Desktop-like rendering and multimedia support are Skyfire’s most distinctive features, but it has a number of other virtues. There’s a convenient home screen that gives you access to headlines and other info, plus your bookmarks and history:

And its search features are particularly convenient–you enter keywords in the address bar, and can jump between Google and Yahoo results, plus images, videos, and maps:

The browser is also smart enough to detect if a site is also available in a mobile version; if it is, it adds a link that lets you jump to it. It’s a pretty tiny link, though–a toolbar icon would be easier to spot.

Skyfire is so far ahead of the current Windows Mobile version of Internet Explorer that its real rival at the moment is Opera Mobile. The two browsers share quite a few features, and both are currently betas that need more polishing. Skyfire is ahead in terms of ambition; Opera Mobile doesn’t match its ability to bring all of the Web’s multimedia and interactivity onto phones. But both browsers’ proxy servers need to be able to handle vast quanties of phone surfers without choking, and since Skyfire has been in private beta it hasn’t been truly put to the test until now. Opera, by contrast, has plenty of experience with proxy browsing, since that’s how Opera Mini has long worked.

So as impressive as Skyfire is, I’m not ready to declare a winner in the Windows Mobile browsing wars until Skyfire, Opera Mobile 9.5, and the new version of Internet Explorer (which I haven’t tried) are all available in more or less final form. And here’s a happy thought: There’s a good chance that Windows Mobile users will end up with three solid browsers to choose from. Wouldn’t that be refreshing?


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6 Comments For This Post

  1. InTheKnow Says:

    They’ll get sued…the name is too close to Firefox and they did it on purpose. You can repost the same info with their new name in a few months.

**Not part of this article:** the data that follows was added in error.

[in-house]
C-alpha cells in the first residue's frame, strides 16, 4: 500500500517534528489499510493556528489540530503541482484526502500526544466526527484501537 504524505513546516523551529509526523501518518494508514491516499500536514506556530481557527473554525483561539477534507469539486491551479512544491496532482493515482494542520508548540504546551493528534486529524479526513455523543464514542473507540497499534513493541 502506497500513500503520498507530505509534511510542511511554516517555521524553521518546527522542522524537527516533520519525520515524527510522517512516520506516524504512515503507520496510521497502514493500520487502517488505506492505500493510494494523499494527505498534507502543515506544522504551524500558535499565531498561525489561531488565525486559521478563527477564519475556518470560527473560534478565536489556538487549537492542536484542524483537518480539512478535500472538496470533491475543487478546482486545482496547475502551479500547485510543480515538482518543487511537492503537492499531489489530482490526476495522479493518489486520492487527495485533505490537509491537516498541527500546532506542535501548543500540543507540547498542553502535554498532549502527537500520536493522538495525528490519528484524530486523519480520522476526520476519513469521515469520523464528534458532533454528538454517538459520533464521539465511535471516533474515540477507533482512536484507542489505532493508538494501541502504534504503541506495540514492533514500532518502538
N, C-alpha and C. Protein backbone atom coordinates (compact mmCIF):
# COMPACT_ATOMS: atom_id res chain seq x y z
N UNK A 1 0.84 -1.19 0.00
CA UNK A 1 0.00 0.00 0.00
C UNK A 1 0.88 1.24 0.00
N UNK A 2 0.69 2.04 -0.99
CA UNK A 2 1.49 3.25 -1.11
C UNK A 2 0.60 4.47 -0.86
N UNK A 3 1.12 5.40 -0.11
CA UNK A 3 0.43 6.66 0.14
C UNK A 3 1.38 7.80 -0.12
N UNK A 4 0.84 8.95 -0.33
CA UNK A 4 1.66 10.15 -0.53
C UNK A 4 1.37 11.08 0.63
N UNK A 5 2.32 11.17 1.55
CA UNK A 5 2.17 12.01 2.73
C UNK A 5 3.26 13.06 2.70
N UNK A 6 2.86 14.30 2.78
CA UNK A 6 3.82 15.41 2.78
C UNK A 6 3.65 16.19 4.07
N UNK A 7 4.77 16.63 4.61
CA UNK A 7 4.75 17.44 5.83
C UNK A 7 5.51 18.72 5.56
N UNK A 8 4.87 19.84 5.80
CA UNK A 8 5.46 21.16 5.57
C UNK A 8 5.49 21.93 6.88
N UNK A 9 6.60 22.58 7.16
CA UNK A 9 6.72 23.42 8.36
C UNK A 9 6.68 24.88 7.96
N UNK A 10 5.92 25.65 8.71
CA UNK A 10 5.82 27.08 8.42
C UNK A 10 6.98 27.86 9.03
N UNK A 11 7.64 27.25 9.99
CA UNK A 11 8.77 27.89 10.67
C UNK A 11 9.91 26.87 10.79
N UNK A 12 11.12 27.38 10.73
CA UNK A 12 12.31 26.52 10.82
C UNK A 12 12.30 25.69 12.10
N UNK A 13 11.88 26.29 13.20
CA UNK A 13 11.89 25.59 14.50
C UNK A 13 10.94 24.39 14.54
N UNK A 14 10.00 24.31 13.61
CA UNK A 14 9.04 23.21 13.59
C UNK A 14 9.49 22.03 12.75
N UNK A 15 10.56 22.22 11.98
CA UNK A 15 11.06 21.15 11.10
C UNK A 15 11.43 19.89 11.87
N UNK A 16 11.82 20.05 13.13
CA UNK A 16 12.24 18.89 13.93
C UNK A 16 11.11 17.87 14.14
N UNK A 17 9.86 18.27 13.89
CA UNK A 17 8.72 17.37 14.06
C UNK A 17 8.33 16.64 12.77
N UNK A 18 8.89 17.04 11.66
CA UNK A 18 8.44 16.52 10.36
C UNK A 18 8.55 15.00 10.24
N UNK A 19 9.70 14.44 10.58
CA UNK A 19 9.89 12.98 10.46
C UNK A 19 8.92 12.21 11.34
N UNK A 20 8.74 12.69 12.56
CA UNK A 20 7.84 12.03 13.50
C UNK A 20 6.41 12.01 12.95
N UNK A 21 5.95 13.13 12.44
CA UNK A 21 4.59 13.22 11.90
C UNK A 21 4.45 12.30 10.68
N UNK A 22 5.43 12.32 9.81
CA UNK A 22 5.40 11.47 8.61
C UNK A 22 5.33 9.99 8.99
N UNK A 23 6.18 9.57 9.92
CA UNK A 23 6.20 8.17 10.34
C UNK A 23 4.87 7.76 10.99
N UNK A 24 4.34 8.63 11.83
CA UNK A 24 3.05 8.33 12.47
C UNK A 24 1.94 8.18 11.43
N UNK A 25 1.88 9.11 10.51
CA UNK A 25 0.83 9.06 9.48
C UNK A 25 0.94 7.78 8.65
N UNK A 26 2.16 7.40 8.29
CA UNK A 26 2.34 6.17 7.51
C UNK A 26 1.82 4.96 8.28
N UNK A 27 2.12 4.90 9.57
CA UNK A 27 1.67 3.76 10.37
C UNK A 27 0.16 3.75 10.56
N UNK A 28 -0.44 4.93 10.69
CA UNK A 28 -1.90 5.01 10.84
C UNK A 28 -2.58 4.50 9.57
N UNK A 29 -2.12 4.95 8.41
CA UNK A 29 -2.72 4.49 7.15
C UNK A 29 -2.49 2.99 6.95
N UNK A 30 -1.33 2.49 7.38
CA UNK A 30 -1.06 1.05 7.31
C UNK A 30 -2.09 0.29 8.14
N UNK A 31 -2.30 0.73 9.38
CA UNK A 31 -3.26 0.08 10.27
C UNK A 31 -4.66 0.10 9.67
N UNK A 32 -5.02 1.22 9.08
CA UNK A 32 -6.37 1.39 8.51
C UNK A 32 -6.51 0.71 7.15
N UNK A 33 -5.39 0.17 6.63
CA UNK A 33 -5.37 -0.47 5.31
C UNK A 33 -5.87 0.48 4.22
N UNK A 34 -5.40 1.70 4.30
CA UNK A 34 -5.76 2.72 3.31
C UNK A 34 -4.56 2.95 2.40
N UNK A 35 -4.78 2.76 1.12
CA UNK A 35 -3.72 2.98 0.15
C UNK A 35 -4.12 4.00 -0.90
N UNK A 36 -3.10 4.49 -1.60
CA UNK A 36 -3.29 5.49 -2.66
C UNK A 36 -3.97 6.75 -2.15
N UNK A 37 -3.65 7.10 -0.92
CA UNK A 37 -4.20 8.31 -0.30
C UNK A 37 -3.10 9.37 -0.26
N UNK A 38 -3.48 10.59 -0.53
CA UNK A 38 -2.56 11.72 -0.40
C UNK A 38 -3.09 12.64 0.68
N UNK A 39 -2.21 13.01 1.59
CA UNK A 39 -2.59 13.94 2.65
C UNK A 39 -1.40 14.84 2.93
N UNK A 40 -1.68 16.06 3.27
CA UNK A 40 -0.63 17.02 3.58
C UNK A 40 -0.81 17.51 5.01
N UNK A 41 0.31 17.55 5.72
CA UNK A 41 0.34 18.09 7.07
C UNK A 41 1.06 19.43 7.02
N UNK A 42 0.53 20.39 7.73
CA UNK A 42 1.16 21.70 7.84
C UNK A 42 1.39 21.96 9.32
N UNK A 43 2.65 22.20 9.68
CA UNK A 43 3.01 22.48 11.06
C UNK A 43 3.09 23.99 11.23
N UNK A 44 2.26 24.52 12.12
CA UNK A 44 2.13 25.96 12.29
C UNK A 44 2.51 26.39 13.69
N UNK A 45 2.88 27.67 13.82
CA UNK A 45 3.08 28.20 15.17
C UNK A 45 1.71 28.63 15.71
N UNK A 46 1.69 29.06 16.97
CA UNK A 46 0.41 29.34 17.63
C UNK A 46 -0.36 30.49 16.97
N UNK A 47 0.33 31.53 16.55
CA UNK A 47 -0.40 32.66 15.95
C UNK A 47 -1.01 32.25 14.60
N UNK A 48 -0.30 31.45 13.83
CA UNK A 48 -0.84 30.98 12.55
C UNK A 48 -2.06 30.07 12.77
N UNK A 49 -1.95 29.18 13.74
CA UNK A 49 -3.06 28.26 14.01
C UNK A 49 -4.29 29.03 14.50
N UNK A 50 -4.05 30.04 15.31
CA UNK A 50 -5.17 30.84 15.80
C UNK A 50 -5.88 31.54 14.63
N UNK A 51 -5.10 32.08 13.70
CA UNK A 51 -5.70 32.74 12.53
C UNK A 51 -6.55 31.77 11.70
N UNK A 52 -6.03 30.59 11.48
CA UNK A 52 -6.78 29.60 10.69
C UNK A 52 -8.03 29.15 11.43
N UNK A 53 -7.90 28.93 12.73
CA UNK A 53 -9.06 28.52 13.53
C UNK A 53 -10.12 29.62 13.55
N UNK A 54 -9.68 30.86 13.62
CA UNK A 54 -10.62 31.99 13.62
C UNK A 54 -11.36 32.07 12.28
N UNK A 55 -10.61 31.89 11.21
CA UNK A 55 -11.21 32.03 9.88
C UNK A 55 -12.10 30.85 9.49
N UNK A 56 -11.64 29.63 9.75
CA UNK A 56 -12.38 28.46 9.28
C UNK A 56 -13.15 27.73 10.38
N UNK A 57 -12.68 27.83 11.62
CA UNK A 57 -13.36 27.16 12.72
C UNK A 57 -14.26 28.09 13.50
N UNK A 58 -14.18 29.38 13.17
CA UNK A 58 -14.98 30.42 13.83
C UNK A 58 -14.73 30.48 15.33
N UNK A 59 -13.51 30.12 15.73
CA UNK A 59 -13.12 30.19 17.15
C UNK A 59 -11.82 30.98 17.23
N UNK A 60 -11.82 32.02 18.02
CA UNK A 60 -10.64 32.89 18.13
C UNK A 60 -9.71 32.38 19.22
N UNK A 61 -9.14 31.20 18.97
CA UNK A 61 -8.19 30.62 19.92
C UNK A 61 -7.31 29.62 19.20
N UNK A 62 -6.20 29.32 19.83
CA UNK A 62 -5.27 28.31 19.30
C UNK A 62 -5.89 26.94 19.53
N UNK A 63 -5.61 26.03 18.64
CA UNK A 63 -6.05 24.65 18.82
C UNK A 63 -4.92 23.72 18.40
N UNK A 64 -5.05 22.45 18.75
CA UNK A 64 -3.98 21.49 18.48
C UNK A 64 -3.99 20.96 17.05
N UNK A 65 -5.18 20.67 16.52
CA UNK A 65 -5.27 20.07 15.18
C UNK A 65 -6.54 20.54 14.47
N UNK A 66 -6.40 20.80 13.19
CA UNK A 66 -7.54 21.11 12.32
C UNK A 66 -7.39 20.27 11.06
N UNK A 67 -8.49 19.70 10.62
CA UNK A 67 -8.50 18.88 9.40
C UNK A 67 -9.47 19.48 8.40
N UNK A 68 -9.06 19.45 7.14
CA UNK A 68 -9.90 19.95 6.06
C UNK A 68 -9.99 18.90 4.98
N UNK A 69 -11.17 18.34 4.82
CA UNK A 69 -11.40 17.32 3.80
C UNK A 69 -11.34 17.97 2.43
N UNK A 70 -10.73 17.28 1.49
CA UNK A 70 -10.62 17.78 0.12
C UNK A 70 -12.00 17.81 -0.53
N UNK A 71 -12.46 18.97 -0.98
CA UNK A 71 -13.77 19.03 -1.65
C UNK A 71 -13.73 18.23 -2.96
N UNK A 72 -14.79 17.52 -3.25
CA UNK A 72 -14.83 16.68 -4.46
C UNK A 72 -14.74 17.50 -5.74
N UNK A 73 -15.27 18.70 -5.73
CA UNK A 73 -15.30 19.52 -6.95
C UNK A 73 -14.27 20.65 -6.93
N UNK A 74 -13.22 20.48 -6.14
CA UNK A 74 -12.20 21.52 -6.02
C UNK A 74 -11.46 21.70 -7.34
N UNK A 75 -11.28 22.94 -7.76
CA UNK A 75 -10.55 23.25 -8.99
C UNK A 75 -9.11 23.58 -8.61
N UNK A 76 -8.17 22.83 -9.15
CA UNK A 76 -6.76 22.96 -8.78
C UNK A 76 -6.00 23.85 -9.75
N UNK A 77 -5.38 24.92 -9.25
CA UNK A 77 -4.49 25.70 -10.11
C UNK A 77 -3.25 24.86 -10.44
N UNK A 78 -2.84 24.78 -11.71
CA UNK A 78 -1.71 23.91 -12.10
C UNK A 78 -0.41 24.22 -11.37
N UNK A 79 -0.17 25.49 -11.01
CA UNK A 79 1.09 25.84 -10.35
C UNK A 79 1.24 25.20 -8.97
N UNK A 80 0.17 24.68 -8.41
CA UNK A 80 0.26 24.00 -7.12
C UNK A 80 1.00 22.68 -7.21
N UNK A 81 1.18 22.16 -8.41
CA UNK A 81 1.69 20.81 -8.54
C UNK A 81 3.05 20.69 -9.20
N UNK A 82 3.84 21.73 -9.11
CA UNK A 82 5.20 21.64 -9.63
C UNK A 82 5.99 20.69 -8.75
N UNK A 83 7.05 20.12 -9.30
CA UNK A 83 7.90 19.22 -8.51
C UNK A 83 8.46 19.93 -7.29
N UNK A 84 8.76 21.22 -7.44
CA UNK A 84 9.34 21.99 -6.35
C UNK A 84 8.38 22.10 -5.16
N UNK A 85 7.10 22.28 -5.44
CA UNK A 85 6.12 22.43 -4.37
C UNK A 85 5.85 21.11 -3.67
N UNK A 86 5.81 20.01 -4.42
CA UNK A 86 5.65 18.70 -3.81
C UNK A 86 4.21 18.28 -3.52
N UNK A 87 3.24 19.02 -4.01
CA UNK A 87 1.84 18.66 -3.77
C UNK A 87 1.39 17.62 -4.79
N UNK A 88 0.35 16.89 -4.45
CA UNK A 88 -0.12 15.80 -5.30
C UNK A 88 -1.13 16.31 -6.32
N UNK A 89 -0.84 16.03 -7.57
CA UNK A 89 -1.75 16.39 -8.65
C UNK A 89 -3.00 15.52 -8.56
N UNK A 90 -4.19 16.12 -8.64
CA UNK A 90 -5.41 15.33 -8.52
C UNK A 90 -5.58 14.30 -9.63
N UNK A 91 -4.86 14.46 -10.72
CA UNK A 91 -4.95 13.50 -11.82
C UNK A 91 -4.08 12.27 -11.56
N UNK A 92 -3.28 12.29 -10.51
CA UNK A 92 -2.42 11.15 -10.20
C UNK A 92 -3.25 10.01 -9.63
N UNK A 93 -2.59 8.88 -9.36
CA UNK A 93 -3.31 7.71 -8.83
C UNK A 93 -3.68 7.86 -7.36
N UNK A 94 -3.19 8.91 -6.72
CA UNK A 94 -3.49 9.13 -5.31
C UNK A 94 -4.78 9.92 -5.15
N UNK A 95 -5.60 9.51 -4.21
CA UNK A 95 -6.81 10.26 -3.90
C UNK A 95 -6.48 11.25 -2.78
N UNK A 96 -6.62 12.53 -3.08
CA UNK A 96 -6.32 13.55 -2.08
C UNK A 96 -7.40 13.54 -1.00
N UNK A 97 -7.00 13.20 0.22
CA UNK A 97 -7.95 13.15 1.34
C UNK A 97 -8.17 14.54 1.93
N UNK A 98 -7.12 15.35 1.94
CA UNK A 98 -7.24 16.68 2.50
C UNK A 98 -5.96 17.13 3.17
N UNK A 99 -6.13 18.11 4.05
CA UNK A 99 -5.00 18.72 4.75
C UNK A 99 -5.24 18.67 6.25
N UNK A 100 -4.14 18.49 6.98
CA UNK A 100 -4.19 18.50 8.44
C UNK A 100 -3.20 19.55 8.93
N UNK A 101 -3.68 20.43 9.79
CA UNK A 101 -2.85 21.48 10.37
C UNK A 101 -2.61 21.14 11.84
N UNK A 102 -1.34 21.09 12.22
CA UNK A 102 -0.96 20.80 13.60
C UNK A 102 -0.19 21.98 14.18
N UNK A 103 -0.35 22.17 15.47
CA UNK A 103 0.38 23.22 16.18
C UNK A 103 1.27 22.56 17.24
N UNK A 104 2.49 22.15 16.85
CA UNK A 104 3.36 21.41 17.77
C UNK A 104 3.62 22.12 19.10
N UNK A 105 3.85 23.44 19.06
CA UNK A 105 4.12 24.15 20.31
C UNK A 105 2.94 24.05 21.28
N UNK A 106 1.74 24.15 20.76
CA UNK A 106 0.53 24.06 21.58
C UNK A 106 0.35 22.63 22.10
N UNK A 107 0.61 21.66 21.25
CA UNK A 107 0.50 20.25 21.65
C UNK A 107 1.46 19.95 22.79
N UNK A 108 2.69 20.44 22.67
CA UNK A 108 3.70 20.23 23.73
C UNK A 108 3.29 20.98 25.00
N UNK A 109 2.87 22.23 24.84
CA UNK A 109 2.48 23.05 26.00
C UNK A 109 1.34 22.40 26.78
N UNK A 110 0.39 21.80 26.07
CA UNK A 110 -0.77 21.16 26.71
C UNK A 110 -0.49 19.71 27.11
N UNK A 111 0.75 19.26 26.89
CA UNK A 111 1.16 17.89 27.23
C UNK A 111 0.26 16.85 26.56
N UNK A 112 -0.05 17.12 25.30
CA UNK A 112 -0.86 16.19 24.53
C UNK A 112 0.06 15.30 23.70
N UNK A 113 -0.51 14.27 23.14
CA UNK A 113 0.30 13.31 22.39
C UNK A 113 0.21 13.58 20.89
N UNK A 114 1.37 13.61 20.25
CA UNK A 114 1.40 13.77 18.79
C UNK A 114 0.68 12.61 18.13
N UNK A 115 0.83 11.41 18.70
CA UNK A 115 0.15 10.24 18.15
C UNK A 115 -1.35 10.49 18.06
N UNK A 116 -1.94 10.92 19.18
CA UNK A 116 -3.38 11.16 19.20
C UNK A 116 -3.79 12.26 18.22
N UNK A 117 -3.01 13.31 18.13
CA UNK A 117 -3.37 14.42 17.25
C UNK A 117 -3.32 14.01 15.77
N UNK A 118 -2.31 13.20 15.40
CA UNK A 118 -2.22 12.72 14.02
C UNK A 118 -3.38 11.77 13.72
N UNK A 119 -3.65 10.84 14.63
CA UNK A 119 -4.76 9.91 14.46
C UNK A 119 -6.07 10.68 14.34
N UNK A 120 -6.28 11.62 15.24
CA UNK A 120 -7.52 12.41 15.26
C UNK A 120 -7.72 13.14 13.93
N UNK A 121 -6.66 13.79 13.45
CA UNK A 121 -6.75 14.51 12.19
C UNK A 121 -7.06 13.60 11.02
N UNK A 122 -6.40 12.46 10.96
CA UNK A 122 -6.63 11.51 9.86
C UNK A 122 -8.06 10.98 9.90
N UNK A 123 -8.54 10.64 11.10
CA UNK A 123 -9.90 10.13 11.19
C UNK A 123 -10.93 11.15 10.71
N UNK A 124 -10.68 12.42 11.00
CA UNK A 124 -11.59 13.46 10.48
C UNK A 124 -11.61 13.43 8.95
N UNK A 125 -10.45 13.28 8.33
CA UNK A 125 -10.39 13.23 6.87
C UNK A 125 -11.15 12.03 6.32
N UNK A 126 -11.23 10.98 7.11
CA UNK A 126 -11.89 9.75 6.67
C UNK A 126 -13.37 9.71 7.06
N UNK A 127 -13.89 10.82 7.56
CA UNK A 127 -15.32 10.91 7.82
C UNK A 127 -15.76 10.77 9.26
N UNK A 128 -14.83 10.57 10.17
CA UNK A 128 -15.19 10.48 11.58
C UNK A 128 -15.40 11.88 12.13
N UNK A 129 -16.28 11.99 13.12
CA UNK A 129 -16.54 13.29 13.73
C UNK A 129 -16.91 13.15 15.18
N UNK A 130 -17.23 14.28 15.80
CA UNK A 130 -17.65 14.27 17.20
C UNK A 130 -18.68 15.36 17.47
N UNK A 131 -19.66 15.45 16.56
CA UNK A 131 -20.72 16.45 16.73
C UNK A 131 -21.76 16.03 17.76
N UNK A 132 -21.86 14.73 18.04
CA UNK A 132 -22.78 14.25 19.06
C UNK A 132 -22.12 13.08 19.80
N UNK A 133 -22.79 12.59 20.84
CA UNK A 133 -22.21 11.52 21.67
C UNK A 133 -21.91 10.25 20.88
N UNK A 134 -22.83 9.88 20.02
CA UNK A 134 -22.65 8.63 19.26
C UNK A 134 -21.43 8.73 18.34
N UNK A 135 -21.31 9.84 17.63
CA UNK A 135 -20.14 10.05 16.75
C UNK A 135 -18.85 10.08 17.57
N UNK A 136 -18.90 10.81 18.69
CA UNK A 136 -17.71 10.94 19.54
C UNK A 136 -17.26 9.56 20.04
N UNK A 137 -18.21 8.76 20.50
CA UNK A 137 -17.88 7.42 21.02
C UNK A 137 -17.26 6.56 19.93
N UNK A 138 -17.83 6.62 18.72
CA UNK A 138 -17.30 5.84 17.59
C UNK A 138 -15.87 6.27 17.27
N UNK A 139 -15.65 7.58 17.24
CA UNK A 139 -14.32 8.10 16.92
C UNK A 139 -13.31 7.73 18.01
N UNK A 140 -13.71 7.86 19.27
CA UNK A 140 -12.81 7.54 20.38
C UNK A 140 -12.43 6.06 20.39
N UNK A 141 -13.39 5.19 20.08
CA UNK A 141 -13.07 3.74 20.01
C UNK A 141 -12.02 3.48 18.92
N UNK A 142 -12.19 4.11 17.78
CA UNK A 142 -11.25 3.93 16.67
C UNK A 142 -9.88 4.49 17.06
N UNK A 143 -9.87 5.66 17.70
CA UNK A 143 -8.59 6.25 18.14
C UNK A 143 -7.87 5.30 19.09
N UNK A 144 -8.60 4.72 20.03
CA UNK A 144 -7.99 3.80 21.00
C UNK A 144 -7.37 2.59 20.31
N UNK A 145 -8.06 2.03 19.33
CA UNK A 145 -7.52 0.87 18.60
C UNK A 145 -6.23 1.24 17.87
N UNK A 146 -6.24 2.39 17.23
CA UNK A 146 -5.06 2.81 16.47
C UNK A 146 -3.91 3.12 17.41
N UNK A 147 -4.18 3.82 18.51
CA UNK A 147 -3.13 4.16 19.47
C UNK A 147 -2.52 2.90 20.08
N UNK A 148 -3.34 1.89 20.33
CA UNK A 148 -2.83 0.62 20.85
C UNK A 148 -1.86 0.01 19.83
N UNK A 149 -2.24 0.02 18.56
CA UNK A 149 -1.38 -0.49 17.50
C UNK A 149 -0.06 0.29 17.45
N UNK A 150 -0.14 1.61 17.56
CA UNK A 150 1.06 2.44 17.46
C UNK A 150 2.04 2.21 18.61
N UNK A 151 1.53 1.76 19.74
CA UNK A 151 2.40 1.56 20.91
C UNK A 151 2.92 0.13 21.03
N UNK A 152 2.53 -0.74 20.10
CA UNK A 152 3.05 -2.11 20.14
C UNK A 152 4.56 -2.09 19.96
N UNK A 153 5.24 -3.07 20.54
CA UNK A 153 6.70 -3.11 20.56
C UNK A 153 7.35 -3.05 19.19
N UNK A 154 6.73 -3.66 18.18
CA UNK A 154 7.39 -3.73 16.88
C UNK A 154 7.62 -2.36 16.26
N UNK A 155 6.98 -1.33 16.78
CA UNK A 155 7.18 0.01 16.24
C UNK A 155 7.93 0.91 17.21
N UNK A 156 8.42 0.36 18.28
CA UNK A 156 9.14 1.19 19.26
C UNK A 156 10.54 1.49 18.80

2. deathwatch Says:


    I highly doubt skyfire will get sued by an open source web browser, it wouldn’t be their style. Plus you can’t really sue someone for a totally different name even if it kind of looks alike when you squint and turn your head to the side. Skyfire, Firefox… I don’t see the same thing and they are in totally different markets…at least for now, until Firfox puts together a mobile version, which I hear they are doing.

    All together, Skyfire is a really good program. Been using the private beta for about 2 months now. Works great, has its kinks bur all together the best mobile app/browser out there.

  3. Interesting. This is the browser that i have been waiting for all through. My research is allmost complete Says:

    Interesting. This is the browser that i have been waiting for all through. My research is allmost complete!

  4. Mahesh Says:

    This browser is very good when compared to other browsers…

  5. Amedu A Godwin Says:

    I like this package. How can i get it on my phone?

  6. antoni ifeolise asuai-chegwe Says:

    I am presently usig both pocket internet explorer and opera mobile 10-beta.

    I would realy love to use this browser and what (tremendous)job it could do for me.